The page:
Tuesday, June 14, 2011

Misinformation's Role in Breastfeeding

A friend of mine is a doula as well.  She had a client deliver a baby in an uncomplicated, unmedicated full term birth last week.   There were no complications, the baby latched on within the first hour of birth, and was nursing every 2-3 hours in the first days after birth.

Everything was going about as perfect as it could be.

Until she went to the doctor when the baby was three days old. 

The baby, who weighed about 7  pounds at birth, had lost a few ounces.  Mom's milk wasn't in yet. 

The pediatrician recommended formula supplementation due to the concerns about the baby's weight.   The baby, who again, was full term and was not experiencing any problems with blood sugar or jaundice.

This is an example of a place where the medical system is failing families.

Did you know that most medical schools provide very little, if any education at all, about lactation?  How exactly are the physicians supposed to teach patients about nursing if they've had little education in it themselves?

Most pediatricians and obstetricians are given huge supplies of free formula to distribute to their patients as "gifts".  What's the harm in taking a sample, right?  The harm, I would argue, is tremendous. 

The truth is that healthy, term infants almost never need supplementation.

Babies are supposed to drink only the colostrum the mother produces for the first few days.  This early milk is incredibly nutrient rich, and serves as a laxative to help the baby purge the meconium from their system to help avoid jaundice.

It is those first few days, with only the colostrum, and the increasing hunger of the baby, that causes the mother's milk supply to come in adequately.  Giving a bottle here or there will interfere with the supply being established correctly.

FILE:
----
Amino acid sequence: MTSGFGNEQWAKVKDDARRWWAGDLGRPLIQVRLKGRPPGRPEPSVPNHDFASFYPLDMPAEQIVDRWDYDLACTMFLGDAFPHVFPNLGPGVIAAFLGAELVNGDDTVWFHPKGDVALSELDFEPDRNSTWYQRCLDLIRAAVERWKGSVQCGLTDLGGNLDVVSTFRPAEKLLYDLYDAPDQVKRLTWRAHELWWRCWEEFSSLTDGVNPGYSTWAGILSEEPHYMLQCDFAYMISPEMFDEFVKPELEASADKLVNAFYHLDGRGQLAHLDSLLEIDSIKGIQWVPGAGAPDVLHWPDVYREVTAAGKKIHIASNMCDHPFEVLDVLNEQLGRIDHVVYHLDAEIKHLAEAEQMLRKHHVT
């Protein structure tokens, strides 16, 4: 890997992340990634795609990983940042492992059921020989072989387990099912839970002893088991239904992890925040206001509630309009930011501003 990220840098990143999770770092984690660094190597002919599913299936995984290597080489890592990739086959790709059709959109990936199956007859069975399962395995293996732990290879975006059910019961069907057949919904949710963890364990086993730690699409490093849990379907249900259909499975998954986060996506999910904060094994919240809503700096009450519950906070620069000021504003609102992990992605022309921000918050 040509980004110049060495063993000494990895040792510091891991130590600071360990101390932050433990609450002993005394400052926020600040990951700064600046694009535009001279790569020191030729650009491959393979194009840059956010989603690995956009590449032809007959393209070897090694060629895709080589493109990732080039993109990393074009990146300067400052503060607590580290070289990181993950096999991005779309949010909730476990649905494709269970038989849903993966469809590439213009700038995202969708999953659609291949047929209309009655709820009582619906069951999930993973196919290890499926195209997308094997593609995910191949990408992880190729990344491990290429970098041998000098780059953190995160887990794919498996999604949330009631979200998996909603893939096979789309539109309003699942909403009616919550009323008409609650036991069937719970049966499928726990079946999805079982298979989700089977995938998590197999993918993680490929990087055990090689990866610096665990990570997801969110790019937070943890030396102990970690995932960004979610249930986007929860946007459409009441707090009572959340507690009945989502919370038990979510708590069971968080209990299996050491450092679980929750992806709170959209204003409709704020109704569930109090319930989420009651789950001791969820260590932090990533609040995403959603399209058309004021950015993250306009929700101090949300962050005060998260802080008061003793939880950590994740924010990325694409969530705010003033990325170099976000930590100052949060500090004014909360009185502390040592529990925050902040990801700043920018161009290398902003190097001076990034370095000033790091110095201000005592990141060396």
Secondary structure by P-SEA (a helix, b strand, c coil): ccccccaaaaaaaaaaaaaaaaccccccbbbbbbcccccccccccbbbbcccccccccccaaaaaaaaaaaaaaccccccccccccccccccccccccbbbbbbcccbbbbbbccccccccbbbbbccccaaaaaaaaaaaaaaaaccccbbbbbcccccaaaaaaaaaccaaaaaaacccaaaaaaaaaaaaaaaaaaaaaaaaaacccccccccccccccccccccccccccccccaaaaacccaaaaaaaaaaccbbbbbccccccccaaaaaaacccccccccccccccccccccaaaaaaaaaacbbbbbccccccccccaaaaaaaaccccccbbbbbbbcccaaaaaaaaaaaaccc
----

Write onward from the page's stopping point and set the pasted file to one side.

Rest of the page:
Feeding a newborn a bottle will teach them that food comes immediately.  In my experience, this will interfere with nursing perhaps more than anything else.   It is because in nursing, the baby has to latch and suck long enough to trigger the let down reflex.  The milk does not start flowing immediately.  Giving the baby a bottle, which works immediately, interferes with the baby's natural feeding process.

Thousands, if not millions, of well -intentioned first time moms have reluctantly supplemented after being told their babies were losing weight in those first few days.  Trouble is....THIS IS NORMAL.  Healthy, term babies can easily tolerate losing up to 5-10% of their body weight in those days.  It isn't a cause for alarm, especially before the mother's milk comes in.  Unfortunately, this is where doctors begin to show concern and mothers start to doubt their body's ability to nourish the baby without artificial assistance. 

Once that doubt sets in, it's a recipe for disaster.  Loss of confidence in nursing undermines the overall confidence in parenting.  Moms can start to feel like they are failing their baby.  They give a bottle, then the baby gets frustrated quickly at the breast.  They eventually give up.  And for what reason?  The loss of a few ounces that the baby is designed to lose anyway? 

The better guideline is that a newborn should be nursed on demand, but not less frequently than every 3 hours, timed by the start time of the feeding.  They should not lose more than 10% of their body weight, and should return to their birth weight by two weeks.  If those goals are not reached, it still does not automatically mean that formula is the solution. 

Often, the best way to reassure a new mother that the baby is eating well is to weigh them before and immediately after a feeding.  Many breastfeeding support groups have scales available for this purpose.  This reassure mothers that they are indeed producing an adequate supply. 

Another big misconception is that pacifiers will create nipple confusion.  I do not believe this to be true for the simple reason that pacifiers do not feed the baby.  A baby will learn quickly that milk does not come from a pacifier, and will use it for sucking needs that exist outside the need to eat.  I encourage new mothers to wait until nursing is established and the milk supply fully in before giving a pacifier.  Beyond that, if the baby has a high suck need, by all means, use a pacifier. 

Bottle feeding can be a great way for the father and other family members to bond with the baby.  Again, as with pacifiers, once nursing is well established, it can be added to the routine without major incident.  Wait until the milk supply is fully established, then give a bottle every other day or so at one feeding.  For the first few months, the mother should pump during every bottle feeding.

When bottle feeding, it is important that breast milk not be combined in the same container as formula.

I could write books about this subject, but I will stop here for now.  I will address pumping, milk insufficiency and formula feeding in later posts.  If you have any specific questions, please feel free to ask!

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